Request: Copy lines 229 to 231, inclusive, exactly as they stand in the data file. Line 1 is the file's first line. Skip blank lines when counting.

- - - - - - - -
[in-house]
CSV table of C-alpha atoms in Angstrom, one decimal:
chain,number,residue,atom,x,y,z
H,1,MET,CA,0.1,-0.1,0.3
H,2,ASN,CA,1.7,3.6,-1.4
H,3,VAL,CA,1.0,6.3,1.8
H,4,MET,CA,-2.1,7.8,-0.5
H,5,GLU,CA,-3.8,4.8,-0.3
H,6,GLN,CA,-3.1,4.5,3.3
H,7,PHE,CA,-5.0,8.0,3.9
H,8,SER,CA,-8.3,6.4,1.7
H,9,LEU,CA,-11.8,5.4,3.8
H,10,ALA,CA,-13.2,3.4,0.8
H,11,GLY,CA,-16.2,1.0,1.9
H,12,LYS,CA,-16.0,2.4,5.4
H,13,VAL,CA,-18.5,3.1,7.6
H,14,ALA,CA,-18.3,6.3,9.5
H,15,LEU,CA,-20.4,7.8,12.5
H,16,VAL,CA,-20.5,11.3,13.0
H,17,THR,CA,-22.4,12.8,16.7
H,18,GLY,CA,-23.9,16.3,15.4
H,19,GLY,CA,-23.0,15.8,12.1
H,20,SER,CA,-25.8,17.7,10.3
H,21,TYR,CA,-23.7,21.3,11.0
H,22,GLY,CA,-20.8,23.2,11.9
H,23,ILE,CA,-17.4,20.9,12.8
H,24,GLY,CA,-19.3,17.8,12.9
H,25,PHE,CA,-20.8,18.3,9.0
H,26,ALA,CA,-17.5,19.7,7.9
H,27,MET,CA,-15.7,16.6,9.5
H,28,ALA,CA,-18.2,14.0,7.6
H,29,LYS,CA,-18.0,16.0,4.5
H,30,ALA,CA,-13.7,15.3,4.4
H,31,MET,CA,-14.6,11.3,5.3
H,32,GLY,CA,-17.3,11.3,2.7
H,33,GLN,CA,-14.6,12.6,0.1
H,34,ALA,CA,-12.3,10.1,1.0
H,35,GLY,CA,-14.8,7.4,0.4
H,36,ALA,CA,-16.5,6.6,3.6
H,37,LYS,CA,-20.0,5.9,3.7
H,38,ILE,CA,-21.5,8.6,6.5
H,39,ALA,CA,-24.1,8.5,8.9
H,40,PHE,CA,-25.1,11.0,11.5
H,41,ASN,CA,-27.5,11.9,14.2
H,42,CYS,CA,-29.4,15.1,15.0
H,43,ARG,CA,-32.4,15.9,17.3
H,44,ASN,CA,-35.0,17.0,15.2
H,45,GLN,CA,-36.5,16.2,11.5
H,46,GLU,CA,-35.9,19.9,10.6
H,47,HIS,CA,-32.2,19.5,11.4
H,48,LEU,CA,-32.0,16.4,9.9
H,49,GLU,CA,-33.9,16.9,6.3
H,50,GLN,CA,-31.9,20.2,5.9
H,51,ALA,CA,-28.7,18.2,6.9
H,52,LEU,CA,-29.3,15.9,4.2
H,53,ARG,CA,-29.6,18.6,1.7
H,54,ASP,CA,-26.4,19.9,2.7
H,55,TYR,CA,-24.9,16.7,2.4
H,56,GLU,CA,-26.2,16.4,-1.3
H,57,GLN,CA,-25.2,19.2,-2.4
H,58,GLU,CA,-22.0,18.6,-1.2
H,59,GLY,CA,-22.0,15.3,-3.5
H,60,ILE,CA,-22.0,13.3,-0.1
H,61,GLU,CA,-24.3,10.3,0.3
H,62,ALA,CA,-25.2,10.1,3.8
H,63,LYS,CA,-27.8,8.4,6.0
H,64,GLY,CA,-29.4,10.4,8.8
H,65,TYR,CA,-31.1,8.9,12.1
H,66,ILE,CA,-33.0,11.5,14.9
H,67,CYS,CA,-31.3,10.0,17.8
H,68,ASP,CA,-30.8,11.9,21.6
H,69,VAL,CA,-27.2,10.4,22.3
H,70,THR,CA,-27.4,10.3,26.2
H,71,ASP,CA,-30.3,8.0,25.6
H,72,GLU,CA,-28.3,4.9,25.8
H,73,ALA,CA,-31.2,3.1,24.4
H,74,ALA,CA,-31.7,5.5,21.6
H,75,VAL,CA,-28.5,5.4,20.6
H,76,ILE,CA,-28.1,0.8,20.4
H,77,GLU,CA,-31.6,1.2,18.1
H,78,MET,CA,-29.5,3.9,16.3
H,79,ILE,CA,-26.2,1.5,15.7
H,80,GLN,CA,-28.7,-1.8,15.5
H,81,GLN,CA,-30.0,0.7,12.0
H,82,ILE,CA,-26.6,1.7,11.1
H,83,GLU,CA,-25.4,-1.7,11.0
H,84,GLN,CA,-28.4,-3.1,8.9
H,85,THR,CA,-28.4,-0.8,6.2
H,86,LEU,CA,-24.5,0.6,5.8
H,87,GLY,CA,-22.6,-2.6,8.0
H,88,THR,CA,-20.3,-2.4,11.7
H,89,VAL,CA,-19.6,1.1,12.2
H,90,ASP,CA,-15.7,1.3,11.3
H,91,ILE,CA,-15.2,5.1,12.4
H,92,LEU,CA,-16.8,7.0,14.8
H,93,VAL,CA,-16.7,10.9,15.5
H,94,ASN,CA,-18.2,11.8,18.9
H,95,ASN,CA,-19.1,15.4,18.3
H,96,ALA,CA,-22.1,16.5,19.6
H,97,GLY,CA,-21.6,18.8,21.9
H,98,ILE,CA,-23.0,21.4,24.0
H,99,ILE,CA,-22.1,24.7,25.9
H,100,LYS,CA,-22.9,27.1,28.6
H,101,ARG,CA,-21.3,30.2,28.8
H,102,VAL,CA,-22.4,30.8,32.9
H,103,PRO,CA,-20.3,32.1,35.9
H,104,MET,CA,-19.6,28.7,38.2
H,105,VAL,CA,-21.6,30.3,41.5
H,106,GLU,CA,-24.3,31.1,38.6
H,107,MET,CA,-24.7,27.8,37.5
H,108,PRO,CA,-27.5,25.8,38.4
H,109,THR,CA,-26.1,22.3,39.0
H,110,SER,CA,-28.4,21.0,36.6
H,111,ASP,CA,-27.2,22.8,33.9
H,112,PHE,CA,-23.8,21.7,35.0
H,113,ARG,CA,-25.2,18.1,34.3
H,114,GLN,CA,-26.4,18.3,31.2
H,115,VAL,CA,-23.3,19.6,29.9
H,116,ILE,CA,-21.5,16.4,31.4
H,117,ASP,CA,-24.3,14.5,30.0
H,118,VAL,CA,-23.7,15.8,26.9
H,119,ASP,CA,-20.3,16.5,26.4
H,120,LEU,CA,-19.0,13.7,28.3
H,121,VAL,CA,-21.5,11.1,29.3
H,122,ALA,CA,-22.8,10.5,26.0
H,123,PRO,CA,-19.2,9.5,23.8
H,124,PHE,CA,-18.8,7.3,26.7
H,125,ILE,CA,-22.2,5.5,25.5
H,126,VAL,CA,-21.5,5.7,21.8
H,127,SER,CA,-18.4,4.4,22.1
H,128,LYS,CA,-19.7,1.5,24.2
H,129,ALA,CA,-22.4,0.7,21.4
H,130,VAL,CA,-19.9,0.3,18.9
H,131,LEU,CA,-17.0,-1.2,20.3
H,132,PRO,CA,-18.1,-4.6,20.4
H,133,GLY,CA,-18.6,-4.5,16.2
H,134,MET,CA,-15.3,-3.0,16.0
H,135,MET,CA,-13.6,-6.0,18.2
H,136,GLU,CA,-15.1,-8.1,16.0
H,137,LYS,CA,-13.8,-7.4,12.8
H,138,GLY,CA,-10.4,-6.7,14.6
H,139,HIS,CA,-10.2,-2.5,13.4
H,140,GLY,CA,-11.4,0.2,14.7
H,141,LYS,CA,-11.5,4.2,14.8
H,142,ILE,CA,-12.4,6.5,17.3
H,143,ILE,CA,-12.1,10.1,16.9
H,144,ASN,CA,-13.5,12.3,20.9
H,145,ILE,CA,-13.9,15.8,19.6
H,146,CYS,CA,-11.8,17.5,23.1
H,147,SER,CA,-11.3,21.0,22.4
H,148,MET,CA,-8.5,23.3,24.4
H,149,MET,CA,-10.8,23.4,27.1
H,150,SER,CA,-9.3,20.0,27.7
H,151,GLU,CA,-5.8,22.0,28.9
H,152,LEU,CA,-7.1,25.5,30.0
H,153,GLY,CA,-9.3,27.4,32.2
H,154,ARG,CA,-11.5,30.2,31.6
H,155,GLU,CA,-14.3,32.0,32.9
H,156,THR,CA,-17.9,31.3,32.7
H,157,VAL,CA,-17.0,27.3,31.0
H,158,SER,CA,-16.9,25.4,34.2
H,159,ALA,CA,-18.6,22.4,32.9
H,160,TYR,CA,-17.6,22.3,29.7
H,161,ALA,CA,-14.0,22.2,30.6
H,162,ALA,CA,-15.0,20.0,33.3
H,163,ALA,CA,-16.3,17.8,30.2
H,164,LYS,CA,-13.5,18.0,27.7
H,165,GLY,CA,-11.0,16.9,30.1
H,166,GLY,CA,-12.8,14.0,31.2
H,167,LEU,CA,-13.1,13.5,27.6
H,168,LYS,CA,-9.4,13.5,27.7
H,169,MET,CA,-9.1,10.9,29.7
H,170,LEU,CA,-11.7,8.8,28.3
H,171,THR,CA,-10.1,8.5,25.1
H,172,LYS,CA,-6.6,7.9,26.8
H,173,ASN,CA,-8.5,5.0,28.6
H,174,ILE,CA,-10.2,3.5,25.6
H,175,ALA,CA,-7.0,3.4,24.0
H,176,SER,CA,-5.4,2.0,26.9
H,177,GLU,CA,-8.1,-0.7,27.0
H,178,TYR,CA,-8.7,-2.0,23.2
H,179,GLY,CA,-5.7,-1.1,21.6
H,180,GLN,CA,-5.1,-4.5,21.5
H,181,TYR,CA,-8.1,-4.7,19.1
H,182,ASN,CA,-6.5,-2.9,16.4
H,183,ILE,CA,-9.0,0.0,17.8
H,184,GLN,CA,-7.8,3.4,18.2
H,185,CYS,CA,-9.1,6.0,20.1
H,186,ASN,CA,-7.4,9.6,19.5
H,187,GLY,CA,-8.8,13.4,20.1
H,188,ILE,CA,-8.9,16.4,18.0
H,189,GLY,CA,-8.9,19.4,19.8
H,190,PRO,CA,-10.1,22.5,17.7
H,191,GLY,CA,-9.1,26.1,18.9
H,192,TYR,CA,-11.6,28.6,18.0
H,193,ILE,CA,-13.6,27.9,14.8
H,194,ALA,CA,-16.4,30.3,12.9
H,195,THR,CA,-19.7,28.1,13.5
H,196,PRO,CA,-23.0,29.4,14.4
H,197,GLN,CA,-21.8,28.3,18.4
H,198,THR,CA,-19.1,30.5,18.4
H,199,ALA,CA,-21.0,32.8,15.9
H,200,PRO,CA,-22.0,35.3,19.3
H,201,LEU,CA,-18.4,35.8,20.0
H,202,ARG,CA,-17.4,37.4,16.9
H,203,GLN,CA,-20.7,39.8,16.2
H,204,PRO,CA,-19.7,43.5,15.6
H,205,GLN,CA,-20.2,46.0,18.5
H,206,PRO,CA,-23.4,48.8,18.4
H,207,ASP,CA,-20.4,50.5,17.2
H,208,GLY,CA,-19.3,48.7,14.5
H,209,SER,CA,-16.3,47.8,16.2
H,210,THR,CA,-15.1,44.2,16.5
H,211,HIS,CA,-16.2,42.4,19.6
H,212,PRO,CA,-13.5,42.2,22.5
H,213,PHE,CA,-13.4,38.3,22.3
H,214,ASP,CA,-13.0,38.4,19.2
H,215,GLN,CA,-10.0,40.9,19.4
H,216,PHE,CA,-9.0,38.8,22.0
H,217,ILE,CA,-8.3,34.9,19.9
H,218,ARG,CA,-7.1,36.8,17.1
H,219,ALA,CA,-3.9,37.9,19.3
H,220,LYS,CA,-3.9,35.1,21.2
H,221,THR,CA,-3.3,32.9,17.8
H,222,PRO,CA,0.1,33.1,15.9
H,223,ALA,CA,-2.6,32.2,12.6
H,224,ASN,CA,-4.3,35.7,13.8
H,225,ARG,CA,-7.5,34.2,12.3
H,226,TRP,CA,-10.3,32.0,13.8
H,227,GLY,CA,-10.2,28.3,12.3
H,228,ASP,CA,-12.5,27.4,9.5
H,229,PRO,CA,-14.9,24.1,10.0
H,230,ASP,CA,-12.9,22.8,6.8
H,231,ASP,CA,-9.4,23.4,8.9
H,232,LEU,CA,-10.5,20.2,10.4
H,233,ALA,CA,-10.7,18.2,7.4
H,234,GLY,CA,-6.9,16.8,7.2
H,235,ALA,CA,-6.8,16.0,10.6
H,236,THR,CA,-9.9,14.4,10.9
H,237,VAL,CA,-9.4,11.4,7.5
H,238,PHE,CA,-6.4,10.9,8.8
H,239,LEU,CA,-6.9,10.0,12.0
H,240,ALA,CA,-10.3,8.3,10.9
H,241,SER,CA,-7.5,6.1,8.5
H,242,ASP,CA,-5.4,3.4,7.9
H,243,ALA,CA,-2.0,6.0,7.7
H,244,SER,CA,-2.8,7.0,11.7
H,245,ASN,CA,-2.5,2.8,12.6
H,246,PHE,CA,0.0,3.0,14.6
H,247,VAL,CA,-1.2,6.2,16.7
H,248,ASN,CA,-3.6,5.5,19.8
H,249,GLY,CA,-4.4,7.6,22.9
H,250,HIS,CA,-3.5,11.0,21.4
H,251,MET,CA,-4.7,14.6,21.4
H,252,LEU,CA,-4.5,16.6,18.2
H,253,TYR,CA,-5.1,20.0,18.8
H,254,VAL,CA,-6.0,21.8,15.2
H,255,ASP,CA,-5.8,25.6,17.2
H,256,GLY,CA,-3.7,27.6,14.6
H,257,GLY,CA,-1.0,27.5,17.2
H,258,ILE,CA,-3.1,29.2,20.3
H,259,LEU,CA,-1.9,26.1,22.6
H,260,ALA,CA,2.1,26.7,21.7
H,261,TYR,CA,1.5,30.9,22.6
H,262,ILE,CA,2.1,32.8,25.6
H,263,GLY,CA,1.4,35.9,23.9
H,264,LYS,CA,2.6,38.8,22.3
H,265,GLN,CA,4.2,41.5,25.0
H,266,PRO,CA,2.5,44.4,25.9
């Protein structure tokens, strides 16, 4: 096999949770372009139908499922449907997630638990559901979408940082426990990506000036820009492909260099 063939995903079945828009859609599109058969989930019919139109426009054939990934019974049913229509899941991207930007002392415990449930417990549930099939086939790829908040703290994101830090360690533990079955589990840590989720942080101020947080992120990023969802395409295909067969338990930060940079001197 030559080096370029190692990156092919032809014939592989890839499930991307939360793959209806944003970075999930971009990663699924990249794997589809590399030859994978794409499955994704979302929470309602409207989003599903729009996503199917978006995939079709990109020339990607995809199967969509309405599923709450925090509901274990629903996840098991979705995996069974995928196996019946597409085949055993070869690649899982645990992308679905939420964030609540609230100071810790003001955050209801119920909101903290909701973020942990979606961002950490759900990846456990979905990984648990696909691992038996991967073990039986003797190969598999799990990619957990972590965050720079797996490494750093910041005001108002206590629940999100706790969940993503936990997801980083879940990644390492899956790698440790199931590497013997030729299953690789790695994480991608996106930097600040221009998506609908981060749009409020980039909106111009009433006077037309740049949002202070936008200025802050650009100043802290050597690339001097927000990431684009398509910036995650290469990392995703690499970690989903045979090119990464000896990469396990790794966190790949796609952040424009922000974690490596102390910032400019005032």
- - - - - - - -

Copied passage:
H,226,TRP,CA,-10.3,32.0,13.8
H,227,GLY,CA,-10.2,28.3,12.3
H,228,ASP,CA,-12.5,27.4,9.5